By Jeff Inman
Las Vegas City Life, November 10, 2005
Every Liz Phair story starts the same way: She used to be great, then she sold out. She made Exile in Guyville. It was cooler than taking a movie star to prom. Honest. Sexy. Frank. Slutty. Flat-out revolutionary, even without the whole gimmick of being a song-for-song response to the Rolling Stones’ Exile on Main Street. Critics loved her. Hipster dudes wanted to bed her. Indie girls hoped they’d have her guts some day when it counted.
And then Phair went and fucked it all up. She made other albums. Had grander ambitions. Wrote songs with the same folks that made Avril Lavigne a star, fer Christ’s sake. She abandoned you.
But here’s the thing: She didn’t really. You abandoned her. She got older. She got married, had a kid, then got divorced. She realized how hard it is to be a single mom; the practical choices you have to make, like say, selling some records to keep food on the table. She faced getting older. Trying to stay sexy while the wrinkles wage a daily war. Trying to stay cool while going to PTA meetings. Trying to deal with the specter of her own reputation as the shockingly honest one.
But you wanted that other girl, the Phair that reminded you of how cool you were before you got into middle management. The Phair that played in the background while you were young, drunk and crazy, not the one that now plays in the background during an episode of Desperate Housewives. You want the dirty girl, not the mom. Nostalgia for a reality you once had, not the one you’re living.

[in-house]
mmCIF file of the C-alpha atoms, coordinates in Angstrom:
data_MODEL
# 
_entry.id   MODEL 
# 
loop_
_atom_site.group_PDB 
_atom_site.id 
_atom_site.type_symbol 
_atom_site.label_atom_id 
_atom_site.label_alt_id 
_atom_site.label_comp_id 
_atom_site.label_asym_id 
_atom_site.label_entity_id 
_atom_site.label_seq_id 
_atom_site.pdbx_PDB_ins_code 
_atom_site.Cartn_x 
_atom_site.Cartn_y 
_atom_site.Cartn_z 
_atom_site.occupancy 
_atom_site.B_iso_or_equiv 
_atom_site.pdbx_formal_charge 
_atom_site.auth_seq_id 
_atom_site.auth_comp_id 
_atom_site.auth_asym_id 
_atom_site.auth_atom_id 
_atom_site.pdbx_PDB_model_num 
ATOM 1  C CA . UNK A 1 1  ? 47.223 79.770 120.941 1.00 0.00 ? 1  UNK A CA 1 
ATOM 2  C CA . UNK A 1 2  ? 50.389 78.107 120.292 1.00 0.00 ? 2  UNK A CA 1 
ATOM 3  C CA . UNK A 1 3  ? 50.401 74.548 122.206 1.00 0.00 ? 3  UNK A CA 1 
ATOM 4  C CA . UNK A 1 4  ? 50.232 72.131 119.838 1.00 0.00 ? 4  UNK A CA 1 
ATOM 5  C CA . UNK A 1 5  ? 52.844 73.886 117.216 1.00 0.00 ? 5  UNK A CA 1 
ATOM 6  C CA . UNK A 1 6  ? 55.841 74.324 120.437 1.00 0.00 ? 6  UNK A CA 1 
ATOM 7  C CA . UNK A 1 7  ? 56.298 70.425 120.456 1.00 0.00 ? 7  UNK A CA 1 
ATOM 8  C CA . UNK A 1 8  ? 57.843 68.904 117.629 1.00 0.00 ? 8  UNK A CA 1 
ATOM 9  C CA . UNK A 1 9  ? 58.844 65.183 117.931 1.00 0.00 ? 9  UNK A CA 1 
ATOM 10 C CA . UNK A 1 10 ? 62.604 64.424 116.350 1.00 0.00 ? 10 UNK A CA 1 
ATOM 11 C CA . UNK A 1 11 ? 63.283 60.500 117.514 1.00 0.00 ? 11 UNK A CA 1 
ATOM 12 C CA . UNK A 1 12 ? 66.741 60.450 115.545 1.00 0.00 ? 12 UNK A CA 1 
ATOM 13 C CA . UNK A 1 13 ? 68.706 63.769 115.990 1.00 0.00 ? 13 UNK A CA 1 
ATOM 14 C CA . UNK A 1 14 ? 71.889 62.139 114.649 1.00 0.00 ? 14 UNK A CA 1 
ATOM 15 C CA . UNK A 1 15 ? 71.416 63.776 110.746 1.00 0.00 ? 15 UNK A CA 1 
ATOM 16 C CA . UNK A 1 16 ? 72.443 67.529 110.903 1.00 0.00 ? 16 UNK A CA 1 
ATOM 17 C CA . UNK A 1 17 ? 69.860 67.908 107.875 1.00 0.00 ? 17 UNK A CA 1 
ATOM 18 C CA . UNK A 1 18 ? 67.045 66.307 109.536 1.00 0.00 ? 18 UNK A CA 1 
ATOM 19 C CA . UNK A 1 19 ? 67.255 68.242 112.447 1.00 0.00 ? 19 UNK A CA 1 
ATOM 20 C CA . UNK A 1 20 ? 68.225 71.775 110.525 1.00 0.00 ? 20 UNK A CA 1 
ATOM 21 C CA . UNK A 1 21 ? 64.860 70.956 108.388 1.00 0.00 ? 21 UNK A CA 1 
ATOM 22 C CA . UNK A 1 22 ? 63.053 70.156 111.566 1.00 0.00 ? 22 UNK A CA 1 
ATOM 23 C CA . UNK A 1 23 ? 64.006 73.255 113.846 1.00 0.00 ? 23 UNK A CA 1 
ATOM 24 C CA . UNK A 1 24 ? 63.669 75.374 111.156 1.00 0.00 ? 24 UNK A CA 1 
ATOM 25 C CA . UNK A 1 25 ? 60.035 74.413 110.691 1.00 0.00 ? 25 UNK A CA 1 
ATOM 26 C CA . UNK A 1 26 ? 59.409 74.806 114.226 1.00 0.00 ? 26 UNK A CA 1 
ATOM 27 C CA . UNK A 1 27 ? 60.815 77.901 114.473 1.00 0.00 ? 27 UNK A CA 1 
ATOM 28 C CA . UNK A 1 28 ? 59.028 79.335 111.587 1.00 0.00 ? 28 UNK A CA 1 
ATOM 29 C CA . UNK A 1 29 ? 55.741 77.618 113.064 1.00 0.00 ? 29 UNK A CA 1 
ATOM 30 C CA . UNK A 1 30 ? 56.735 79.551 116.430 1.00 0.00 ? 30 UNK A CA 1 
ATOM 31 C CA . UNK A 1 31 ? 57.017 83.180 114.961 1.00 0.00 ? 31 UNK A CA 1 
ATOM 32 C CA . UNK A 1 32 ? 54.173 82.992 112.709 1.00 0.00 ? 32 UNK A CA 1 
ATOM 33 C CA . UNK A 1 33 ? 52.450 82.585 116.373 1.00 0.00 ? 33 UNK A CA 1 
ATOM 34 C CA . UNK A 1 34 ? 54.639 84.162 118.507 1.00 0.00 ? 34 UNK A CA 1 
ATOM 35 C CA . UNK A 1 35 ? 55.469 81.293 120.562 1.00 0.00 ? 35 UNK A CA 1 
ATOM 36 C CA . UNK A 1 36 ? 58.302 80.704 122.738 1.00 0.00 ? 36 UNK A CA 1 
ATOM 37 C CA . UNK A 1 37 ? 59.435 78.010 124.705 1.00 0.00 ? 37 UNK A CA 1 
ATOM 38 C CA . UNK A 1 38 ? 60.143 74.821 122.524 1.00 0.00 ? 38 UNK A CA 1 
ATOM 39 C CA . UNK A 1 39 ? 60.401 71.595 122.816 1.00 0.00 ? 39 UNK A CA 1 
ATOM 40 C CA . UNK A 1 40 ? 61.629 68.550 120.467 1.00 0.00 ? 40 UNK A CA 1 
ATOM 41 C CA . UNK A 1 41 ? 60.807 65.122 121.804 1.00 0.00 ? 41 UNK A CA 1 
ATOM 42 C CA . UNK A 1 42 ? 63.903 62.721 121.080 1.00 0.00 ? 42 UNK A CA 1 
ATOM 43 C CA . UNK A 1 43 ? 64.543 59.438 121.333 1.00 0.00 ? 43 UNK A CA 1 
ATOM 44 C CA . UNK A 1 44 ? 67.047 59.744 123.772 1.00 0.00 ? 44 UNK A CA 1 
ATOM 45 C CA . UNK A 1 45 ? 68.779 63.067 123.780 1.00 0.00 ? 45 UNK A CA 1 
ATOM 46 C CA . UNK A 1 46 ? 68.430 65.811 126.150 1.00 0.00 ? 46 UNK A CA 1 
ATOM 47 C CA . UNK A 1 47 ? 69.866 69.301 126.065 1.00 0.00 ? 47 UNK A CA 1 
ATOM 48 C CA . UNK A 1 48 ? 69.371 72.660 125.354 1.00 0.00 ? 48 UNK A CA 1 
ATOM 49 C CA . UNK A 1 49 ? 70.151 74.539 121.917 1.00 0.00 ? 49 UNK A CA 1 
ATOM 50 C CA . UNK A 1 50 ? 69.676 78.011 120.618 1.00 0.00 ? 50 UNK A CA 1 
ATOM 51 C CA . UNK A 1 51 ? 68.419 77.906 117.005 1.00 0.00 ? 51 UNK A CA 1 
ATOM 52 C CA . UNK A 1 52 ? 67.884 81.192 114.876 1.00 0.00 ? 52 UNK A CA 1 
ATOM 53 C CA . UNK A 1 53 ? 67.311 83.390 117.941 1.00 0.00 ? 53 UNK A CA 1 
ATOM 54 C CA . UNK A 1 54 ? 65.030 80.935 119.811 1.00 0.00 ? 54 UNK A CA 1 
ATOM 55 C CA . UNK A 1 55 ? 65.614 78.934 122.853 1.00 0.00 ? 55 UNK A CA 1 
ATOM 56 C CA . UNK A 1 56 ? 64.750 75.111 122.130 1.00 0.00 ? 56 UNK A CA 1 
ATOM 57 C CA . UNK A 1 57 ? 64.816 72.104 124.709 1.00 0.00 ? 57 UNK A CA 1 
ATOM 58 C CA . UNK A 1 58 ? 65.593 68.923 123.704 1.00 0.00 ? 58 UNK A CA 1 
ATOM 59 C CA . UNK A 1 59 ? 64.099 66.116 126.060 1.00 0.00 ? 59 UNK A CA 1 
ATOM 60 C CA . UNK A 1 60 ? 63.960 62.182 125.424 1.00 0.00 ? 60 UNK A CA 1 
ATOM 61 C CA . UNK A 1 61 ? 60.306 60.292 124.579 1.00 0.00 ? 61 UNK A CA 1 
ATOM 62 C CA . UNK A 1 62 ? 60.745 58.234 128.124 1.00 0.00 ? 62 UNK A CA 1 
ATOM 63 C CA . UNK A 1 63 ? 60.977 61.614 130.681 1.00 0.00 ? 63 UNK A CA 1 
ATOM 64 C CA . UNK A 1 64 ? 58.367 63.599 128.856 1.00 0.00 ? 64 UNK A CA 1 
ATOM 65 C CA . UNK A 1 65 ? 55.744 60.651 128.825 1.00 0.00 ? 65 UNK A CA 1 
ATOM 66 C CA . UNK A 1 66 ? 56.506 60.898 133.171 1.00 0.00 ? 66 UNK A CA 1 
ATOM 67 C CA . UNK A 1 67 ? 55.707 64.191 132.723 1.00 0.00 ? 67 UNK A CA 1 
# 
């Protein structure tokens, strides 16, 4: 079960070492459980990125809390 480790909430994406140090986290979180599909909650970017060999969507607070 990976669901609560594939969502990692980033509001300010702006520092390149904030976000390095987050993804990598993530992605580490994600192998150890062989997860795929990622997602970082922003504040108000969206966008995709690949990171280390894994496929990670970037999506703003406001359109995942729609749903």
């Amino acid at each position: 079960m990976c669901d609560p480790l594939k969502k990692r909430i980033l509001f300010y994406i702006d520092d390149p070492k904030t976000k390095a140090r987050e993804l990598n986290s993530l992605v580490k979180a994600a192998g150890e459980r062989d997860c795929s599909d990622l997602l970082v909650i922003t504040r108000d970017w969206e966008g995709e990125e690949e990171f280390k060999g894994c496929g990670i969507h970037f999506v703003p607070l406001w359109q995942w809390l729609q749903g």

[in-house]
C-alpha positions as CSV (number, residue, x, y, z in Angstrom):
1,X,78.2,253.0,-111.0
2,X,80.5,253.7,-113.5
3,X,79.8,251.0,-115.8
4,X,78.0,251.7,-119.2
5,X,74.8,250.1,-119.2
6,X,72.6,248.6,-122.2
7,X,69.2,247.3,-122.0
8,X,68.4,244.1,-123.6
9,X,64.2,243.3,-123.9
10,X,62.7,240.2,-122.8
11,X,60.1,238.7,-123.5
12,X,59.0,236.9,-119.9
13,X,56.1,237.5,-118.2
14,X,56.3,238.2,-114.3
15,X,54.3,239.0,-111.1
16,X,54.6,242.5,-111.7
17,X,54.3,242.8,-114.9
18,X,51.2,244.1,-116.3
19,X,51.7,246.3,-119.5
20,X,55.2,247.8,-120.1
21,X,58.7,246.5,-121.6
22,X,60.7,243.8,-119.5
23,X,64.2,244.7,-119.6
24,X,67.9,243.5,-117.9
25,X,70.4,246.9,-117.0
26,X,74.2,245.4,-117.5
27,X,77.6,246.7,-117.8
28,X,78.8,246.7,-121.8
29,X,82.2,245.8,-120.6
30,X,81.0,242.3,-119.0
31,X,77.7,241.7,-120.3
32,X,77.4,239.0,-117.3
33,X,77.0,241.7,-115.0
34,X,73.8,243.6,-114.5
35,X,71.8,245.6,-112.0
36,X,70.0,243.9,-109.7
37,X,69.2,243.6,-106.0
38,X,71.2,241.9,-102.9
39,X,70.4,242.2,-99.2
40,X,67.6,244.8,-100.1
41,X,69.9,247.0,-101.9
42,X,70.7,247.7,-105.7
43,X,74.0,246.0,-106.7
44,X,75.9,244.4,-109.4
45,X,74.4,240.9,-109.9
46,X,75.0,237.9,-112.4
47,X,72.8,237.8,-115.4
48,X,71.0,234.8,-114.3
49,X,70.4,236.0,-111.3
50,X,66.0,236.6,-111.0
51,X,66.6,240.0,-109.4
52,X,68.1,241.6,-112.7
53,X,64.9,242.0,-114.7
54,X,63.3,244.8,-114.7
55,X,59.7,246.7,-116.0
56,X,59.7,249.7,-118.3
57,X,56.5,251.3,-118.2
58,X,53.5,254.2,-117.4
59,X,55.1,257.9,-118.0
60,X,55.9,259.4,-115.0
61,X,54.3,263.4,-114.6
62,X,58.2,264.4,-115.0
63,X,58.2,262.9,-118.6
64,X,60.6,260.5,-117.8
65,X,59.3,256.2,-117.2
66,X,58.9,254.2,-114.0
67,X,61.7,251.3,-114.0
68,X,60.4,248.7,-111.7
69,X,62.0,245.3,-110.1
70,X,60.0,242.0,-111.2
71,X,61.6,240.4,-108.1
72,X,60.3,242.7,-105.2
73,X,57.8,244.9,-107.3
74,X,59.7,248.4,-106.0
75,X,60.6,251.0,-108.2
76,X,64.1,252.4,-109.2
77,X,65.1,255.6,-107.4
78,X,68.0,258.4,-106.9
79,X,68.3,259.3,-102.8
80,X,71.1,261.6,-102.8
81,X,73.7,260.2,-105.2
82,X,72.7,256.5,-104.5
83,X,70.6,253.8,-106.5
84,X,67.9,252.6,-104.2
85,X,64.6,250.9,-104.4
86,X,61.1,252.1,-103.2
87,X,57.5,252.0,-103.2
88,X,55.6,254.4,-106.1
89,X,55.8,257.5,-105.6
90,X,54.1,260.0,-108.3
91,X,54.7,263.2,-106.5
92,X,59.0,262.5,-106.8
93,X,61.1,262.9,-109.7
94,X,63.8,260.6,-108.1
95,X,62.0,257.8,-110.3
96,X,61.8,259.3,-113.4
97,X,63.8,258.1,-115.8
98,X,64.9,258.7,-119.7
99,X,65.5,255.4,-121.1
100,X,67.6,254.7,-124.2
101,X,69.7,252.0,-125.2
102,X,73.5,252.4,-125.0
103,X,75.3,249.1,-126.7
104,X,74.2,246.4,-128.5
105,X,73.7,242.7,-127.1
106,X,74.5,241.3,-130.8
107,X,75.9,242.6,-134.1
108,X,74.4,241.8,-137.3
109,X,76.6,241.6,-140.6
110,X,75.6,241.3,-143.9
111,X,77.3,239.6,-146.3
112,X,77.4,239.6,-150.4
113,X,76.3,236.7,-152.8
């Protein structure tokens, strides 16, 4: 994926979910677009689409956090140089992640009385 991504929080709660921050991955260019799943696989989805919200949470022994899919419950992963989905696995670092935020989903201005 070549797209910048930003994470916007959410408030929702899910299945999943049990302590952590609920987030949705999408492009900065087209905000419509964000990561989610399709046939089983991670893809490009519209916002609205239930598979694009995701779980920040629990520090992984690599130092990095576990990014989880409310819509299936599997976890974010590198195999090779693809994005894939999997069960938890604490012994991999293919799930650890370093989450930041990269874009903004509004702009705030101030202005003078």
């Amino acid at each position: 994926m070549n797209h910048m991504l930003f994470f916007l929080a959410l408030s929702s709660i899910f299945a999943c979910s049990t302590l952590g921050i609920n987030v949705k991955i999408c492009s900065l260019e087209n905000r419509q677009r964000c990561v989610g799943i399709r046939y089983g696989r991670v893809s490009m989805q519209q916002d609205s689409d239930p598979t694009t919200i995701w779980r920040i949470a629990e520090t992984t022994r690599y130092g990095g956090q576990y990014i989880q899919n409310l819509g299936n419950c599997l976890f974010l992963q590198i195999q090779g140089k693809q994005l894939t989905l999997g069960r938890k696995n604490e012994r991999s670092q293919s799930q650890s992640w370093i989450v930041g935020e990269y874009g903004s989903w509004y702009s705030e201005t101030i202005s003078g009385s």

“That’s one thing I’ve never understood about this whole deal,” Phair says. “I’ve never figured out why I could be the indie girl when I was 25 but couldn’t be mommy pop at 35. I’m still just telling you how I feel. I’m as honest as I ever was. If I tried to be that person again, it would be like some Liz Phair advertisement, something I’m not anymore. Some people like me for that, some dislike me for the same thing.”
Those latter folks, though, are going to have to get over themselves pretty soon — or at least face reality. Phair has, maybe in a way she’s never before. While her latest disc, Somebody’s Miracle, has remnants of the commercial sheen that made her last disc, 2003’s self-titled job, so polarizing, it’s also brutally honest — the kind that originally made her a star. But instead of fast cars, emotional scars and always trying to “Fuck and Run”, this time Phair is surrounded by minivans, broken marriages and self-help books that lead to bursts of empowerment. And from anyone else, this would all be taken as a massive revelation — a shimmering and complex crack at documenting a mid-life crisis. But because Phair was once that Exile girl, it’s still seen as some sort of betrayal — of her true self, of her calling, of her supposed image.
Which is a shame, because she hasn’t had a song as cathartic as the post-divorce anthem “Leap of Innocence” in years. Or as disturbing as “Table for One”, a track that captures the secret bitterness of a suburban alcoholic in gut-tugging detail. Even her current single, “Everything to Me”, has a level of candor, in this case about Phair’s failed relationship, that most broken-heart songs can’t dream of mustering.
“A lot of this record is about those times in my life when I thought things would go on forever, that would always be a part of my present, my future rather than a part of my past,” she says. “It’s hard to deal with, but I’ve always used music as a kind of therapy. I’m revealing things in hopes of getting to that emotional truth. That’s my get-off point. That’s why I do this, not because I’m trying to please someone who cares about something I did 10 years ago.”
And if that isn’t honest enough for some people, well, screw ’em.